I've been living in the north of Stockholm since late 2013, and so the region features pretty heavily in my day-to-day photography. I find my stomping ground of Rinkeby-Kista to be particularly interesting for its contrasts between the glass-and-concrete of Sweden's technology hub, the Miljonprogrammet residential blocks, and the cultural- and nature reserves on Järvafältet.
I’ve started drawing maps for fun again, and have only now begun to truly appreciate their relevance to other forms of design drawing. Whilst I have been an indie and freelance game designer for 7 years now, the times I spent drawing complex flowcharts have almost never overlapped with transit projects like these, which constitute my lifelong hobby. Now that I’ve caught myself re-arranging flowcharts for readability in a manner more akin to that of my transit maps, I reckon it’s a good time to try and unpack what’s happening in this form.
What follows is a series of articles on that topic, beginning with an exploration of transit maps in isolation.
4 Countries, 2570 Stations, 1? Map
My cartographic meditation for this past month has been an ongoing network map of the UK’s passenger railways. As with most of my transit map projects, this one attempts to plug a gap which is otherwise not quite fulfilled by transit agencies — nor indeed, by many other enthusiasts.
National Rail Enquiries publish a series of abridged maps (below), and they also include a valiant effort by Andrew Smithers/Project Mapping. However, it quickly becomes apparent that Britain’s stations are too numerous to be viewed comfortably at once — especially given the contrast in visual density between areas like rural Scotland and Manchester.
Maps of regional railways are somewhat easier to come by — partly because they’re easier to design and to read, but also because they allow the individual, privatised companies to showcase their services in isolation of others. South Western Railways, for example, are afforded the opportunity for an effective diagonal map, anchored between London Waterloo and the lines’ southwestern termini. These do, however, offer a distorted view of the bigger picture, as their priority lays in encouraging travel via specific lines or companies. They also represent disparate range of graphics styles.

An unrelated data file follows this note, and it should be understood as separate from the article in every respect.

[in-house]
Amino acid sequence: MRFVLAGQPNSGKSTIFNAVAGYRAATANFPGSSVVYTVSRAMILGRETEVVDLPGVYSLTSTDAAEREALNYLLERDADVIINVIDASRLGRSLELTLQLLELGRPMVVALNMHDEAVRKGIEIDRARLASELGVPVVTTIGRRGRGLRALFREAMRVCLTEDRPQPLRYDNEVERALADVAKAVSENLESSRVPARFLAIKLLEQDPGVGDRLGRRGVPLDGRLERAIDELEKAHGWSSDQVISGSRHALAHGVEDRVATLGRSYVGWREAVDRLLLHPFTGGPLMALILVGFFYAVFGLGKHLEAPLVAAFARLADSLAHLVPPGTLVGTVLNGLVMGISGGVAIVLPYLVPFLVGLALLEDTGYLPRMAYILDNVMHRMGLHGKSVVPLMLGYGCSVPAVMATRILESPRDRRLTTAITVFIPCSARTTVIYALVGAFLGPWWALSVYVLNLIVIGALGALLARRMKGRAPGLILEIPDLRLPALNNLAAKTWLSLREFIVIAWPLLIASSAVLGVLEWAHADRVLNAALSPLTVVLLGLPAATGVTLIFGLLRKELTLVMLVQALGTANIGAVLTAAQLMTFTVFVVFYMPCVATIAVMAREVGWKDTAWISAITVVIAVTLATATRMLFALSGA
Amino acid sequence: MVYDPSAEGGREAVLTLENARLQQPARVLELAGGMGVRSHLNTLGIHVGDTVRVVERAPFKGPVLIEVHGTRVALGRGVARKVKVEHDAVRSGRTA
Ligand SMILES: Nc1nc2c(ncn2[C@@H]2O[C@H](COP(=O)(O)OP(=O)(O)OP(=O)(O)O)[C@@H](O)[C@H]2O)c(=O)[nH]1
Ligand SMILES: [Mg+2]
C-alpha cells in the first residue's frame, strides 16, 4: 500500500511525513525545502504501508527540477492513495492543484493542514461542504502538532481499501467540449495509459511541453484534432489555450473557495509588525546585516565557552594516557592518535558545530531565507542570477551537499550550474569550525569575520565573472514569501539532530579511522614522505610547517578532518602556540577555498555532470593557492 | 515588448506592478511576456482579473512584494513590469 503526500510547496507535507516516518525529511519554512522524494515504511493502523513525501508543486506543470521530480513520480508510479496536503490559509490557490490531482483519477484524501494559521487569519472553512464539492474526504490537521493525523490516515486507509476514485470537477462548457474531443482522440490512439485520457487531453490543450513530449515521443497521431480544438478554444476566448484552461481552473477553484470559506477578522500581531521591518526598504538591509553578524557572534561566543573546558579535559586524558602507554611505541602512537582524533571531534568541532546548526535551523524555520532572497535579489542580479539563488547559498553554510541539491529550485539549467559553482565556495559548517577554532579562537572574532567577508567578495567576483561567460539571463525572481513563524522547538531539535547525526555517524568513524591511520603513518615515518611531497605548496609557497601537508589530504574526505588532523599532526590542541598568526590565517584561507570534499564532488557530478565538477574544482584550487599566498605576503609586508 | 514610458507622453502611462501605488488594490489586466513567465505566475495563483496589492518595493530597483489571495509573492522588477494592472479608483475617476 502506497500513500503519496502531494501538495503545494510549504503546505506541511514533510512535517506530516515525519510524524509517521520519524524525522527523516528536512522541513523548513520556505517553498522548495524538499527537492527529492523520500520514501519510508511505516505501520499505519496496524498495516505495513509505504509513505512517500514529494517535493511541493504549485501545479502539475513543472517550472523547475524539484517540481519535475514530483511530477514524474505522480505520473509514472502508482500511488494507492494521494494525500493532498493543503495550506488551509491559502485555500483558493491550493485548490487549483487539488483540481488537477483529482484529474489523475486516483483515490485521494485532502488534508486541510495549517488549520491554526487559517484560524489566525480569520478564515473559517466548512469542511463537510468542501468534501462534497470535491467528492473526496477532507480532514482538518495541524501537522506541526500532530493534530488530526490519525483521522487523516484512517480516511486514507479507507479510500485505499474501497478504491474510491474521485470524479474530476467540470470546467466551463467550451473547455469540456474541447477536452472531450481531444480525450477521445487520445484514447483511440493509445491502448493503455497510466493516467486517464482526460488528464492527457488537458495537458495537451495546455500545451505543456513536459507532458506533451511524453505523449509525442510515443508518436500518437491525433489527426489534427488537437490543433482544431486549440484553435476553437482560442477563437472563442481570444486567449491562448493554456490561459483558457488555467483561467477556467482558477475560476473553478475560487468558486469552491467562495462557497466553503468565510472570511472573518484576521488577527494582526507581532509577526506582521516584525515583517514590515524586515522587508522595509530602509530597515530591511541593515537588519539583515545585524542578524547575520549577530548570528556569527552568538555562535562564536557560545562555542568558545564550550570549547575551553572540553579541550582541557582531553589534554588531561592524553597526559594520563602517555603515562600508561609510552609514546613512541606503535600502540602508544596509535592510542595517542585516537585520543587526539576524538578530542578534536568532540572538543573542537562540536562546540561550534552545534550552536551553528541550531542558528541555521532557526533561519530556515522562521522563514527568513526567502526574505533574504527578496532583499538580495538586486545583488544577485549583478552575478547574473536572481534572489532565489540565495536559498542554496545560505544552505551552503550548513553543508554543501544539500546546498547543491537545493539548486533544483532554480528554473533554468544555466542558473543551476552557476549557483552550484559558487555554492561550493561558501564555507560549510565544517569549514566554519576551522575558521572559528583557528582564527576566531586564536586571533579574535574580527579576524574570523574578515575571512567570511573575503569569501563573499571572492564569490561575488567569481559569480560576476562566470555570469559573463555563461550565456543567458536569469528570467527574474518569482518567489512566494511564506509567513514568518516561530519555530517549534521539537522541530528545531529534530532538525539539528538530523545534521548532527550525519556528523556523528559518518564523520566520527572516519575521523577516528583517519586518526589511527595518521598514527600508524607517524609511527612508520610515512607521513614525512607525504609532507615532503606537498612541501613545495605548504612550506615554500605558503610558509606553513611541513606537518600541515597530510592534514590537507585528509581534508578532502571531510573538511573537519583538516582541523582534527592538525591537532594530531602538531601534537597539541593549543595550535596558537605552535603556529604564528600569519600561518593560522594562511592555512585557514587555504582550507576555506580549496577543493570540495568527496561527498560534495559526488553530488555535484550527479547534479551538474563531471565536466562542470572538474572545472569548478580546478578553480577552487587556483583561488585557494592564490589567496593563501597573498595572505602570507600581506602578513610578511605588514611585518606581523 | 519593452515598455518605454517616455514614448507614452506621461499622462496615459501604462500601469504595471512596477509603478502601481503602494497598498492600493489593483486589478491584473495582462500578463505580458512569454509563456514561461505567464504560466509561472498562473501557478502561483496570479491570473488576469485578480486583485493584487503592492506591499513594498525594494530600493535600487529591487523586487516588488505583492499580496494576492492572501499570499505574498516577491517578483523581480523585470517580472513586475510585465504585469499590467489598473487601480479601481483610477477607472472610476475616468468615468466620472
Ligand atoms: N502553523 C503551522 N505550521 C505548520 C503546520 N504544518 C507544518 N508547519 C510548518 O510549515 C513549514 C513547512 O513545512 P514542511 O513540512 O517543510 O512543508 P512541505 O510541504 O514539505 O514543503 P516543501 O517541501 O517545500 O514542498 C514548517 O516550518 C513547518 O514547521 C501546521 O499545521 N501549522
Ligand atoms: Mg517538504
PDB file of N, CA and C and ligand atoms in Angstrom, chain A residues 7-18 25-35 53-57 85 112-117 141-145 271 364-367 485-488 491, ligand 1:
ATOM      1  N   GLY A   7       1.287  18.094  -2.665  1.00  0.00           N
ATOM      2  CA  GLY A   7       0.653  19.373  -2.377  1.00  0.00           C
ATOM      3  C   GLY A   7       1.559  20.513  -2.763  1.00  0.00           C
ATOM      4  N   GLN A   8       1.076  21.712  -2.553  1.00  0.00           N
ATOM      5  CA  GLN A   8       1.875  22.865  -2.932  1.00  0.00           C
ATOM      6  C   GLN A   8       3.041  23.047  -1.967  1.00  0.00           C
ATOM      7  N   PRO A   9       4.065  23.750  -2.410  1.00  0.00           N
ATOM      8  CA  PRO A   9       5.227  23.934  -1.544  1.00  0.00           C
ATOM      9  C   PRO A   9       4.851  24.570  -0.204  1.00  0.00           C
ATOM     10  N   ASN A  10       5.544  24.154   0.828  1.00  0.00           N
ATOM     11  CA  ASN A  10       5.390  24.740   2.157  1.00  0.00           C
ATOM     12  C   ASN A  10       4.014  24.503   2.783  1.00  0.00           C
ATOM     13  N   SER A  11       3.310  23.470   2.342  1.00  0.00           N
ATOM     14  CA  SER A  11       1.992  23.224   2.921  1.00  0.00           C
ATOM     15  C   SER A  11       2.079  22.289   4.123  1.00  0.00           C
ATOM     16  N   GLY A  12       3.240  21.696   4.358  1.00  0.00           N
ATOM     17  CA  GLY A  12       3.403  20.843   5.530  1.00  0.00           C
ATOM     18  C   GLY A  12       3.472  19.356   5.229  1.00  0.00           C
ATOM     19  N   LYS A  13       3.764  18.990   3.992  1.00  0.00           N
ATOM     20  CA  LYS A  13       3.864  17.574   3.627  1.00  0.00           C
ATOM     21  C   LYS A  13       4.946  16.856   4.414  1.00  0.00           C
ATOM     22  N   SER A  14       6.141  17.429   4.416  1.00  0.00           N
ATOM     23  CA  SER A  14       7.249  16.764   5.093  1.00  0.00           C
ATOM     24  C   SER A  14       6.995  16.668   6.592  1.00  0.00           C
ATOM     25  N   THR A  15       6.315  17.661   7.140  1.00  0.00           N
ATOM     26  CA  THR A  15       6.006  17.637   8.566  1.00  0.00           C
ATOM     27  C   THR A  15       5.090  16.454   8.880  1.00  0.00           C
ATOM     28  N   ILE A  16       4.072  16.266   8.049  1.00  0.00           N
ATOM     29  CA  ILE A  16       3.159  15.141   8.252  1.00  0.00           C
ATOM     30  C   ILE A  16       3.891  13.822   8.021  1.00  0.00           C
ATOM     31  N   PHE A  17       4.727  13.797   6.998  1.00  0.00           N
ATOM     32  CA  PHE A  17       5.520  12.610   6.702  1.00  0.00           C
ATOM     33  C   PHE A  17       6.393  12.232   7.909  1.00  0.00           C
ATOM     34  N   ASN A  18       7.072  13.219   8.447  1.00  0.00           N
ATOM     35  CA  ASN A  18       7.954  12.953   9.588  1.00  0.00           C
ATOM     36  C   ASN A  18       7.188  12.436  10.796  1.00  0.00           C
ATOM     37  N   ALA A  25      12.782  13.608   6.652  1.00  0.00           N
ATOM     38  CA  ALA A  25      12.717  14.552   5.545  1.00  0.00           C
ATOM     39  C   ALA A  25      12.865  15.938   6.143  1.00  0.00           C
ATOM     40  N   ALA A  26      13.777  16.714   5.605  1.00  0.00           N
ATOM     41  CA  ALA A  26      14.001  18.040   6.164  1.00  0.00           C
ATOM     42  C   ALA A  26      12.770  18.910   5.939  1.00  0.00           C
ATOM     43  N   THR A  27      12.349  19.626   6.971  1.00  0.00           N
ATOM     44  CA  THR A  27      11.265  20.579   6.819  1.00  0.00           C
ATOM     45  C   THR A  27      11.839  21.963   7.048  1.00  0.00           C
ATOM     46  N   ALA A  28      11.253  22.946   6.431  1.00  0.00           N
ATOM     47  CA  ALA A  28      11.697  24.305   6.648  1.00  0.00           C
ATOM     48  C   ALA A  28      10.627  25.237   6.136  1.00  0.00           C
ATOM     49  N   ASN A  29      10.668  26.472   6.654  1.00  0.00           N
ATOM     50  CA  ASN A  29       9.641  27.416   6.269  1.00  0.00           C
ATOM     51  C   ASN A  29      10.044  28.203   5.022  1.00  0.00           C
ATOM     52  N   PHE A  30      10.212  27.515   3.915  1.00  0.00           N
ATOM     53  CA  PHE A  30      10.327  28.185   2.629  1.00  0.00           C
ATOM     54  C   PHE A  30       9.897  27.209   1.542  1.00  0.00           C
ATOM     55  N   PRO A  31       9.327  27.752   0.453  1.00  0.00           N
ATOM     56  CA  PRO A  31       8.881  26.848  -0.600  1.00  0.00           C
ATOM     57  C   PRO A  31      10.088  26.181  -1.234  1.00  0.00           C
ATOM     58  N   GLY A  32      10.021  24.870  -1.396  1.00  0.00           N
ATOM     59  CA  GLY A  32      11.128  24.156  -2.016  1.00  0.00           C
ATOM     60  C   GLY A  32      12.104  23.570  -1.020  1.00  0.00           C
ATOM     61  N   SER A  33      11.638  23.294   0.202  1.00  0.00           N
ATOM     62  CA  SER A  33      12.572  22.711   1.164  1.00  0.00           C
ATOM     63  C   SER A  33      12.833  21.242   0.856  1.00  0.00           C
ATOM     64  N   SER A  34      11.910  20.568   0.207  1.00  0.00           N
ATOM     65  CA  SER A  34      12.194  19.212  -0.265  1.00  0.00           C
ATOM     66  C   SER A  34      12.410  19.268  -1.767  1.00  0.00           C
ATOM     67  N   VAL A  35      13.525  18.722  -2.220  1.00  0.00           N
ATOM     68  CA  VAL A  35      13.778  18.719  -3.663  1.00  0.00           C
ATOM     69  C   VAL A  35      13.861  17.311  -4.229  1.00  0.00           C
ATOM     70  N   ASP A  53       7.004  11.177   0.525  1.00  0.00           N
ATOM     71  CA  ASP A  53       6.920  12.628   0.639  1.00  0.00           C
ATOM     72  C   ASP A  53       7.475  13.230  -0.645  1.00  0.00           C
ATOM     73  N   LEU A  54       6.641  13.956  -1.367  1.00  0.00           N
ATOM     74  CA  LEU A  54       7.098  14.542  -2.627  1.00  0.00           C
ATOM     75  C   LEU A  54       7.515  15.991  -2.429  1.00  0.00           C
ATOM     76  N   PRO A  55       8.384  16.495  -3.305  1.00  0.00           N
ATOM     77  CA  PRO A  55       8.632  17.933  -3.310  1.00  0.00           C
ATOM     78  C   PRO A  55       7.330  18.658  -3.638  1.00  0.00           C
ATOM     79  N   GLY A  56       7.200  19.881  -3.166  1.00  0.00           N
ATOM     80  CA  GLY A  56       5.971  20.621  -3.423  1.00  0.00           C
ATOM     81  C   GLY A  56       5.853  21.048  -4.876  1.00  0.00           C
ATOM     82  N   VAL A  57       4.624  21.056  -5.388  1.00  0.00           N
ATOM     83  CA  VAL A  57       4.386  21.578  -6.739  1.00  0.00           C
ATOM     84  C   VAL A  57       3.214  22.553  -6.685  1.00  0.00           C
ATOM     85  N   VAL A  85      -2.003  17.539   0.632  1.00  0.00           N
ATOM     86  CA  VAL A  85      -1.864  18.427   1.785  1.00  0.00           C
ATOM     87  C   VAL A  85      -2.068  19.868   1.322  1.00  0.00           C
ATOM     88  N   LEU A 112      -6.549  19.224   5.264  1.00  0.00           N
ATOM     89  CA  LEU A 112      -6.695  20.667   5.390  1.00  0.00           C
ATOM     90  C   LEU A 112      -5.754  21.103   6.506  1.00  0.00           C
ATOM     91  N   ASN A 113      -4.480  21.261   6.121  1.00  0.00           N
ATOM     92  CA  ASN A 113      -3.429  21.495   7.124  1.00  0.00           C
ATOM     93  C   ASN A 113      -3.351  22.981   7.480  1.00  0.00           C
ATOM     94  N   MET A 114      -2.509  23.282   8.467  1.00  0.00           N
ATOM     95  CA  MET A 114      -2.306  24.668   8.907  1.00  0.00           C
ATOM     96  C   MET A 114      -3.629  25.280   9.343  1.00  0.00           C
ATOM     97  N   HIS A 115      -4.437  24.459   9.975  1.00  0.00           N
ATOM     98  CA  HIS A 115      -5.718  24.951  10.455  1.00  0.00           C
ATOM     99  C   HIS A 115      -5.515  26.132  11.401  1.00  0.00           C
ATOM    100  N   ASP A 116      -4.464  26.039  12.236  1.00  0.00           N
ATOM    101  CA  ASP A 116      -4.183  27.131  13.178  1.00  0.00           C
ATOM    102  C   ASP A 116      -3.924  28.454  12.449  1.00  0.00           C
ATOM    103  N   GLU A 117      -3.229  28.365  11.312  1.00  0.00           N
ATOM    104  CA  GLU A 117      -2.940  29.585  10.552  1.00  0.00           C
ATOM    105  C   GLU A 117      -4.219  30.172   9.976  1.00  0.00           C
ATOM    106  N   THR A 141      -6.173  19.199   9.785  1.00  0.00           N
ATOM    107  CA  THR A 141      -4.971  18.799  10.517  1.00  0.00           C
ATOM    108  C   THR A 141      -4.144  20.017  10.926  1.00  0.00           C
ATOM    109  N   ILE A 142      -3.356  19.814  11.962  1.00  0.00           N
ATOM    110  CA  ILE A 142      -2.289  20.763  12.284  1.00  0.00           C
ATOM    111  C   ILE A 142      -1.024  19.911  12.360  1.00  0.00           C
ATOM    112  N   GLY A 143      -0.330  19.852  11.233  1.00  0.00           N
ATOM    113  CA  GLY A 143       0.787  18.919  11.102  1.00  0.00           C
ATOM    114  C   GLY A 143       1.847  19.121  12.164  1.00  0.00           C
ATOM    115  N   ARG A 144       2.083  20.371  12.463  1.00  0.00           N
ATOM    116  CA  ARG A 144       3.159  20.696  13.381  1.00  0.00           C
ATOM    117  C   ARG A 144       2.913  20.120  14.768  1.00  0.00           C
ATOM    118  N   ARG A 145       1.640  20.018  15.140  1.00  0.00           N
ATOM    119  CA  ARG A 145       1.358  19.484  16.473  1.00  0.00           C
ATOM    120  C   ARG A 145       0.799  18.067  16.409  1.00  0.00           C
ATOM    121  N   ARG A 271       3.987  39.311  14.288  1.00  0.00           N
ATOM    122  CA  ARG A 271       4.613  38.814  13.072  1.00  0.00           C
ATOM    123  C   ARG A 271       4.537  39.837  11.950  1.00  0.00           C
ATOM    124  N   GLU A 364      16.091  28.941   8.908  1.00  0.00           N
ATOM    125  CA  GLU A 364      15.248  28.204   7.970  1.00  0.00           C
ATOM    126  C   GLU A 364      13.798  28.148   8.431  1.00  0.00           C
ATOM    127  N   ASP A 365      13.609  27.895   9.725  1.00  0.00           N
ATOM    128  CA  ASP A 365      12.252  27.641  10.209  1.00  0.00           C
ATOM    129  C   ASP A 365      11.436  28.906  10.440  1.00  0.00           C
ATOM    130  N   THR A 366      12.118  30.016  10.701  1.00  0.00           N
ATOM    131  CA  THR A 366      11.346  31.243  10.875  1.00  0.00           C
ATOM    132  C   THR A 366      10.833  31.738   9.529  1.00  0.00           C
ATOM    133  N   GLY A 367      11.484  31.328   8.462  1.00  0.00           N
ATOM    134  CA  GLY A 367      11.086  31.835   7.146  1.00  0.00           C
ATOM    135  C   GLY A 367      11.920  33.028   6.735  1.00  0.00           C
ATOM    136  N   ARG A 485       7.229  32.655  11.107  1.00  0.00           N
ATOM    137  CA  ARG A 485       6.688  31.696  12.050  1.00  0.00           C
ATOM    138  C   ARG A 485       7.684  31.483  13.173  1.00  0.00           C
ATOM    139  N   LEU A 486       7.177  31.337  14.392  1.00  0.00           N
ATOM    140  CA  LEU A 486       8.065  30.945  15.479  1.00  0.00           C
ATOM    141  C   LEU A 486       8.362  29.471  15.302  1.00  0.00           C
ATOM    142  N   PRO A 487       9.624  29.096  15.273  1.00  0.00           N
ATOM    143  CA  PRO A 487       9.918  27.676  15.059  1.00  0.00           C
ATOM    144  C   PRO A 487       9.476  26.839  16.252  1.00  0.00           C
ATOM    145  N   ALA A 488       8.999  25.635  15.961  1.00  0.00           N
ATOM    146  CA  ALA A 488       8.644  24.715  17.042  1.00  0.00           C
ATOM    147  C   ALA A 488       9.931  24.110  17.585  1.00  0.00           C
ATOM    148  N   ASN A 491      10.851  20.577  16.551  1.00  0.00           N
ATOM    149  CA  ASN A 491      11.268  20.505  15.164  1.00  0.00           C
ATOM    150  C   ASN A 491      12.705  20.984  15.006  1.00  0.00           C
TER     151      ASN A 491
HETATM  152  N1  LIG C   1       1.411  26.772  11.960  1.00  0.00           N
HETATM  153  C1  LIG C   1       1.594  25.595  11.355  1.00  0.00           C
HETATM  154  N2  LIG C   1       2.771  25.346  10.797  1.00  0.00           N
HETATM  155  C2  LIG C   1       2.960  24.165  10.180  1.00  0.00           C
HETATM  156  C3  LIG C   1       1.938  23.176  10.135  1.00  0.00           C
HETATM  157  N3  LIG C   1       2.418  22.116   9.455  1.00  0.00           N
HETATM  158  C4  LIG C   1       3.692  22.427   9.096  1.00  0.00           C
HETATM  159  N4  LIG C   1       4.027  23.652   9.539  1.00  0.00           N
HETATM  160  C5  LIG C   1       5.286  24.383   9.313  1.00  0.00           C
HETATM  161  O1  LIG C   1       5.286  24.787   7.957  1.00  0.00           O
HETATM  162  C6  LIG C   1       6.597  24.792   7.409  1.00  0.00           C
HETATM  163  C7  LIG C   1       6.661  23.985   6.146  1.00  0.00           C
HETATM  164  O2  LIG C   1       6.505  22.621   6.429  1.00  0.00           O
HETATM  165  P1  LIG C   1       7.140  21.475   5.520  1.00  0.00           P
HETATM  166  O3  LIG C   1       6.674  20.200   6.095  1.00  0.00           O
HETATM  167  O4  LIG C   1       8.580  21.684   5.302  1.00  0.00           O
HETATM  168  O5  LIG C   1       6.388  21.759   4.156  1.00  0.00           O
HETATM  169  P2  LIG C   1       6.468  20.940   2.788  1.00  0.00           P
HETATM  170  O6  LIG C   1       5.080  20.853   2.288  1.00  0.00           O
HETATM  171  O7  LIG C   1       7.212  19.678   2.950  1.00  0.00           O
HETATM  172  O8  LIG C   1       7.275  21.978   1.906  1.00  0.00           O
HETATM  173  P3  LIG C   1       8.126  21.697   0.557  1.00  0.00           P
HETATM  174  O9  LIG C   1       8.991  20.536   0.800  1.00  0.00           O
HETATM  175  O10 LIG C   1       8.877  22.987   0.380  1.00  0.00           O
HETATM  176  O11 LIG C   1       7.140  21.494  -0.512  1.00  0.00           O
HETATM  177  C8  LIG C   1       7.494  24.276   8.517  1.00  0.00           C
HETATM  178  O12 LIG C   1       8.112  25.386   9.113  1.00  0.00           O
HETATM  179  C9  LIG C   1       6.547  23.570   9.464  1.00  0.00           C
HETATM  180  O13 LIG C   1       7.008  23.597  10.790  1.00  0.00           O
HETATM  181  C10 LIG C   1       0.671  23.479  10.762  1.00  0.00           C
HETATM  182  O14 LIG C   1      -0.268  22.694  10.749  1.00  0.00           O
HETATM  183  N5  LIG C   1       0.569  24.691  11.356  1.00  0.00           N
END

A UK National Rail Map Project
My solution, has been to develop a Train Operating Company (ToC)-agnostic series of regional maps which could form a whole, but don’t, in order that they may also remain visually pleasing. Thus far only Scotland has been completed — as a series of three maps — but it’s been sufficient proof of my graphics scheme for those map segments yet to come.
That development of a graphics scheme — the details of which I won’t linger on too much here — is what started me thinking back to design diagrams in general. It’s an essential part of most transit authorities’ visual presentation, as guidelines for enforcing visual consistency and clarity. The enjoyment I derive from developing such schemes is matched only by that I derive from the naming conventions and game/UX flows I handle in my day job.
Counter-intuitive though it may sound, these design guidelines needn’t be all that complex. My own for this project revolves around a ‘magic value’ of 5pt — the width of every railway line on the diagram. Stations are represented by a circle half that diameter, labels are 5pt in height (for full-height characters, like a capital ‘W’) and are spaced 2.5pt away from the edge of the line, curves begin at 20pt radius, and so on. All of these are straightforward multiples of that same magic number.
As well as all that, I took a couple of visual cues from some of my favourite transit maps: namely those for London Underground, and Storstockholms Lokaltrafik. Like the ‘Tube map’, my maps are octolinear — in particular contrast to Project Mapping’s one — both on the grounds of personal taste, and a tested belief that this makes a sprawl of hundreds of stations much easier to read. The eye can follow the flow of lines more easily if we don’t have to anticipate many changes to their direction. I also believe this makes it easier to disregard the rest of the map whilst focusing on smaller sections therein.